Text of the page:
Cornocopia Food Printer

This technology has many applications beyond medicine.  The future of food could very well involve putting healthy convenience foods into every home. Once the cost of production has been reduced to coincide with the income of the average household, 3D printers made commercially available to the public could be used to supply food.  The machine being developed can use edible inks partnered with digital blueprints to create some impressive impressions of common foods.  Called FabApps, these electronic blueprints direct the machine to lay out one layer after another of edible ink, of varying shape & flavor. The machine works by storing and cooling a variety of ingredients in storage containers. During the meal-making process, the machine combines ingredients layer by layer, then heating or cooling them in a chamber below. The machine can produce textures and flavors that wouldn’t be possible through conventional cooking. By way of possibly nutritionally enhanced raw materials the replicator could use healthy ingredients to create wholesome versions of familiar junk foods.  Users can customize foods and entire meals based on parameters like calories, carbohydrates or fat content.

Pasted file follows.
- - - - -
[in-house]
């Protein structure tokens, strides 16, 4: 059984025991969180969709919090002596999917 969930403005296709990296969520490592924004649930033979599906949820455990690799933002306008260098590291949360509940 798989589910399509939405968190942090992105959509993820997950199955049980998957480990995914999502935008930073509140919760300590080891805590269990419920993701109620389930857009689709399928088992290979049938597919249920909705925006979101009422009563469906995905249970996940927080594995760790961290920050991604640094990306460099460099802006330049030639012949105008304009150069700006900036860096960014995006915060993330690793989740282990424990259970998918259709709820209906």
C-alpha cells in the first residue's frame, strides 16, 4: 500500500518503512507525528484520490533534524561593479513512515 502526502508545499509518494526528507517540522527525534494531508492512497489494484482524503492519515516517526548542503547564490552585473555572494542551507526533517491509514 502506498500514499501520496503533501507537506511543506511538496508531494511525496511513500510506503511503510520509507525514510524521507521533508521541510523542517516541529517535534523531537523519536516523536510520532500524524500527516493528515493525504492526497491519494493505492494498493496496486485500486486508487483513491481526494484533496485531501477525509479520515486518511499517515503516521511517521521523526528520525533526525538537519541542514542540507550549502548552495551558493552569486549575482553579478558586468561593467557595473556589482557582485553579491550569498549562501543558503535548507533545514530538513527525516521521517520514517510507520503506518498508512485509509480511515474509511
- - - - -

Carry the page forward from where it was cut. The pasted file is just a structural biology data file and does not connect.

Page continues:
Enthusiasts extrapolate that 3D Food Printers could make their way into homes relatively soon for an affordable $1000 in today’s market.  This price could be drastically reduced depending on its widespread popularity.  Eating a fillet Mignon made of edible super glue squirted out of a tube may not sound very appetizing now , but taking into account global economic crises, food shortages & the unpredictability of the weather, this technology may alleviate the problems of not just the third-world but our own.  This is an entirely new direction for food preparation that hasn’t yet been explored, either in the domestic or even in the commercial field of gastronomy.  Given the developments in 3D object printer technology, this method of food production is not only possible, but inevitable.